There’s also the suggestion that this movie will talk about religion and Jewish mourning. In a particularly poignant conversation from the trailer, in which the Herschel talks with Ben about how he lost his two parents in a car accident. “I understand why you’re a religious person but I am not,” Ben tells Herschel.

“How do you grieve for dead parents?” Herschel asks.

“I’m doing OK,” Ben responds (though it is obvious from the brief trailer that he is probably not).

What’s more, this movie seems to be about Jewish pride. In one instance, Herschel talks about polio, when his great-grandson interjects: “You know they cured polio, right? A guy named Jonas Salk.”

“Was he a Jew?” Herschel asks.

“Yes,” he replies as Herschel pumps his fist victoriously. This just made my heart swell — who has not had this conversation with their Jewish parents or grandparents… or, erm, their children?!?

What is most moving to me, however, and what seems to be at the (Jewish) heart of this movie, is how we have so much to learn from our Jewish ancestors (and of course, how they have so much to learn from us). As Jews, our relatives came from their homeland to this country to escape persecution and oppression — but also to follow their dreams. And they worked pretty friggin’ hard at it, all while often suffering from the anti-Semitism that existed (and still exists) in this country, too. Throughout the decades, many of us have untangled ourselves from our ancestors’ culture — becoming more secular, more American. But those aren’t necessarily the things that have made us better.

Back in April, Rogen posted a photo of himself as Herschel, taken as an actual tintype photo. It’s a striking image, and one that is endlessly familiar — these types of photos, of dead Jews, long-gone family members, adorned the walls of my home. And I think that is the case for many of us.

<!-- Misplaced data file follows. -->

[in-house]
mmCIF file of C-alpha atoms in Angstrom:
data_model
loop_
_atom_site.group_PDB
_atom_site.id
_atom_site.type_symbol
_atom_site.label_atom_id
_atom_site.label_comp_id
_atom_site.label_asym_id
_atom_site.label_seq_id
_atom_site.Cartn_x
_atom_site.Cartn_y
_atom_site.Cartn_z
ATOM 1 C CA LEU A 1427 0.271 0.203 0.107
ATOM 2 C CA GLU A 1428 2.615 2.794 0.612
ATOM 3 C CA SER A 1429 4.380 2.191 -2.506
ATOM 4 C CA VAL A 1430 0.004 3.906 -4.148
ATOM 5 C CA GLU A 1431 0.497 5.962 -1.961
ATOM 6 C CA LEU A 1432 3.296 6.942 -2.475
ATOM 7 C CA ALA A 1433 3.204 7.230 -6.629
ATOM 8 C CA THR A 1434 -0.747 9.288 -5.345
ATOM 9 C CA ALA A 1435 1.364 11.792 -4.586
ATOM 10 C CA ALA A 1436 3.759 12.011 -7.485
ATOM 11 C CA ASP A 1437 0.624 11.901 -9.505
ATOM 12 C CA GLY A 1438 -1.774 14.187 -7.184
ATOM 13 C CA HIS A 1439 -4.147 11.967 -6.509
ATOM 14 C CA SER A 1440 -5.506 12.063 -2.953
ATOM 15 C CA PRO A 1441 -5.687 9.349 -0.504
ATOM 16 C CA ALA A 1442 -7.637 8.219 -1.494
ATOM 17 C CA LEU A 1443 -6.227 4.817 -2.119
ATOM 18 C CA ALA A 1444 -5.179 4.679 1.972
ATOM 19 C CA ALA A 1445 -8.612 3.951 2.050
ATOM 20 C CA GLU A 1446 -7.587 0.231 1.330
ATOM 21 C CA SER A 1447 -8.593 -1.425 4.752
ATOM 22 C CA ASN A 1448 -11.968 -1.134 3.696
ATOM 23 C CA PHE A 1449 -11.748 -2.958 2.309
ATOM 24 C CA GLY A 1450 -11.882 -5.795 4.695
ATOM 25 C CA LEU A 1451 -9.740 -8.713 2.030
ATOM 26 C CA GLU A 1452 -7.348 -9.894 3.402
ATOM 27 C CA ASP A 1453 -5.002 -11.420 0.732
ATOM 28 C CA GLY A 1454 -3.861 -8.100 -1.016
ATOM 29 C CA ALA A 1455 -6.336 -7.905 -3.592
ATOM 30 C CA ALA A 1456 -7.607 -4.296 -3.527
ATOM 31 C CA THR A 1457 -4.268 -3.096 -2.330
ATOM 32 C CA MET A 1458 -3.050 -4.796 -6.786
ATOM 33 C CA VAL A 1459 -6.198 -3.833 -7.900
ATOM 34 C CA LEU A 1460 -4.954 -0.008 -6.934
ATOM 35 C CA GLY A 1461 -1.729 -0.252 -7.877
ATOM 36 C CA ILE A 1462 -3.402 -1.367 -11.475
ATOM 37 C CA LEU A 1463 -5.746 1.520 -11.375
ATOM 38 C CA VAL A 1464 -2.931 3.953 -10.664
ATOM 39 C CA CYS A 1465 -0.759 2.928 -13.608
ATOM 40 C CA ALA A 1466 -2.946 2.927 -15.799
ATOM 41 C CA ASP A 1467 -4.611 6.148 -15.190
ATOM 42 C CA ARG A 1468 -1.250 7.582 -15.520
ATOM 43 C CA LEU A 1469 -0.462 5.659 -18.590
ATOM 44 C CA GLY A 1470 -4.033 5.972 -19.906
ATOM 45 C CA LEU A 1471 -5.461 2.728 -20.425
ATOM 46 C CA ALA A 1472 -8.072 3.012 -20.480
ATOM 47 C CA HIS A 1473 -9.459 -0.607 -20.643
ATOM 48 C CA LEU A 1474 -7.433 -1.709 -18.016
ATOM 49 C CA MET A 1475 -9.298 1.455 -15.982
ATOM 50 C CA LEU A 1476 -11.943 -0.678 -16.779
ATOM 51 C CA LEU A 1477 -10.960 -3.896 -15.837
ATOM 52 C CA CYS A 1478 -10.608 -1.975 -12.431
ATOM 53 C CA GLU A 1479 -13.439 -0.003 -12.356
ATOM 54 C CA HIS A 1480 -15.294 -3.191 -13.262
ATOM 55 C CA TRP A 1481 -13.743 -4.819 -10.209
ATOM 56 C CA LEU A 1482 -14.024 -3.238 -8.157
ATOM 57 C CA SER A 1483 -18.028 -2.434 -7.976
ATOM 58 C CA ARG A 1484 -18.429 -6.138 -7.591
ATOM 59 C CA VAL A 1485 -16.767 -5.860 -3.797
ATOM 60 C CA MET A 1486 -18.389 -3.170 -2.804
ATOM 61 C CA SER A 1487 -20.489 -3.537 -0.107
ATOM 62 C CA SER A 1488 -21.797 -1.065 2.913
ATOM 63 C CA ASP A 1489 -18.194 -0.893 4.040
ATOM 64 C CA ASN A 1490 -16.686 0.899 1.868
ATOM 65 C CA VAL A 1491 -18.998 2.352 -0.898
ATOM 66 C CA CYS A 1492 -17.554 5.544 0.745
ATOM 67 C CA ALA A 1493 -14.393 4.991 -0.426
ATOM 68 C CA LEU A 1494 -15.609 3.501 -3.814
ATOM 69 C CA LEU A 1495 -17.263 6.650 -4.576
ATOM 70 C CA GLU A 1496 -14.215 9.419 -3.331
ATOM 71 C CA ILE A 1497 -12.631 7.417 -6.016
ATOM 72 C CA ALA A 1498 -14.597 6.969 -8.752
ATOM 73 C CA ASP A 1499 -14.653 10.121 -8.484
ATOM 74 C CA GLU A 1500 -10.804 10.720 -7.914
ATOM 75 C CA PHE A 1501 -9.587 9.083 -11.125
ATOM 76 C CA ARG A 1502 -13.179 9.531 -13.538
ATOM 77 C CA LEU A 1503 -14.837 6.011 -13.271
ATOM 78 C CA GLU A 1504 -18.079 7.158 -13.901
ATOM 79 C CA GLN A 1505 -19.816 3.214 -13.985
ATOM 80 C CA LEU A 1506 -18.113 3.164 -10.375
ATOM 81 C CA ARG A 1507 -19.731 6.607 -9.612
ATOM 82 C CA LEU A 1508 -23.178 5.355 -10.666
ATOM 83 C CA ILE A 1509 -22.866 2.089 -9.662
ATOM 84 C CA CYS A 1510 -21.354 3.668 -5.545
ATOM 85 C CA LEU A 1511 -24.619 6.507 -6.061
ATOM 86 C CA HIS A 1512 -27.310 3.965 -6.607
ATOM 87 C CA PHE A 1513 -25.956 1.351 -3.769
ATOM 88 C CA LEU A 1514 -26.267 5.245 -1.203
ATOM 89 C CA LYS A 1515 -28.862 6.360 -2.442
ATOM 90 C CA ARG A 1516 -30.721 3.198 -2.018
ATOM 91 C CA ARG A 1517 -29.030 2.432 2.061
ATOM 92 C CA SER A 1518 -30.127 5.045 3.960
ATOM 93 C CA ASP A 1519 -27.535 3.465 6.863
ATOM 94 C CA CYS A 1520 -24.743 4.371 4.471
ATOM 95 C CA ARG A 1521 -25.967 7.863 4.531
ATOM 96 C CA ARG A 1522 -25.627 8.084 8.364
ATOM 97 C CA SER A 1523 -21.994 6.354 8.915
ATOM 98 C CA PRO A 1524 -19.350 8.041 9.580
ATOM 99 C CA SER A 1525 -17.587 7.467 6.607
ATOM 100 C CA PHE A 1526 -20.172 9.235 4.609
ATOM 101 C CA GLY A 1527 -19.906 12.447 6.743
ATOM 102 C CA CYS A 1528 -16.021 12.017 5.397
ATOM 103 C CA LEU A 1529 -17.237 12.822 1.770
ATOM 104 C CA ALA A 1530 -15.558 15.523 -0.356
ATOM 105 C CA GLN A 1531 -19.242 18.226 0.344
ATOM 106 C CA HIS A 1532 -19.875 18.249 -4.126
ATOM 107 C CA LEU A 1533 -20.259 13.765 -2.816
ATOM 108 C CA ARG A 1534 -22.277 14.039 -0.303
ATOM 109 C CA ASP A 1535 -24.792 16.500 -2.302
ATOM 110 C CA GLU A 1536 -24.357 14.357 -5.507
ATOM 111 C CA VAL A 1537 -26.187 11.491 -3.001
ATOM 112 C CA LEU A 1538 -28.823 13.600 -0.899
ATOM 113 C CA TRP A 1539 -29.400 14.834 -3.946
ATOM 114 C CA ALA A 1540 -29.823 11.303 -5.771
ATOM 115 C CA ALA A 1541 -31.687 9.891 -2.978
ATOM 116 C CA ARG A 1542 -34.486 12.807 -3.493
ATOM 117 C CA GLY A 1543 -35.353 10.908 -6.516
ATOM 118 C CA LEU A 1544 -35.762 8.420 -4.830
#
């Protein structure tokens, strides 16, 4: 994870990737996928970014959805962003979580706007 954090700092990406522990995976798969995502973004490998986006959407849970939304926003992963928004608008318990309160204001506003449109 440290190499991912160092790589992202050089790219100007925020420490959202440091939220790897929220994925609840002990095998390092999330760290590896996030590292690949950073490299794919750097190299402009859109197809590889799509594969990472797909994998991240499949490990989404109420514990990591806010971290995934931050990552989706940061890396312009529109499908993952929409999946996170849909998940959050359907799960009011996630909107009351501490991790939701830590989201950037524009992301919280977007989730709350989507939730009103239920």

As Jews, these old, tattered black and white photos are often what we have left of our families. These photos are from Europe, and also from the Middle East. I’ve often imagined what it would be like to talk to these relatives, back then, to see what they have seen, to suffer what they have suffered, or to, you know, just make small talk. But so many of these family members have perished —  in the Holocaust, in pogroms, or have succumbed to disease and old age.

We look at these photos and see the shadows of ourselves, our brothers, our parents, our children. They are a literal part of us. In this movie, having Herschel and Ben Greenbaum played by the same actor, Rogen, is not just a fun (and funny) movie trick — it’s also incredibly appropriate and deeply moving. The fact that this movie is all about the relationship between that first immigrant generation of Jews and our current selves — spoiled, assimilated, and, in some ways, somewhat lost, millennial Jews, is just incredibly powerful and poignant.

Unlike, say, Adam Sandler (The Cobbler, Uncut Gems, and, yeah, as much as I dislike it, Don’t Mess With the Zohan), Rogen has rarely embraced his Jewishness as thoroughly as he does in this film — though being Jewish and being in Jewish spaces has undeniably shaped his life and career. But what strikes me in this trailer, and what sets it apart from the aforementioned Sandler movies, is just how incredibly sweet and loving it is. There are not cheap jokes about immigrants or accents. Rather, there’s hugging and bonding and feelings — a thing I am excited and hopeful the full movie will bring. There’s also punching, so, yeah, action for all.

I am so looking forward to An American Pickle, and I’m truly hoping that it will deliver on all the great, briny Jewish bounties that its trailer promises.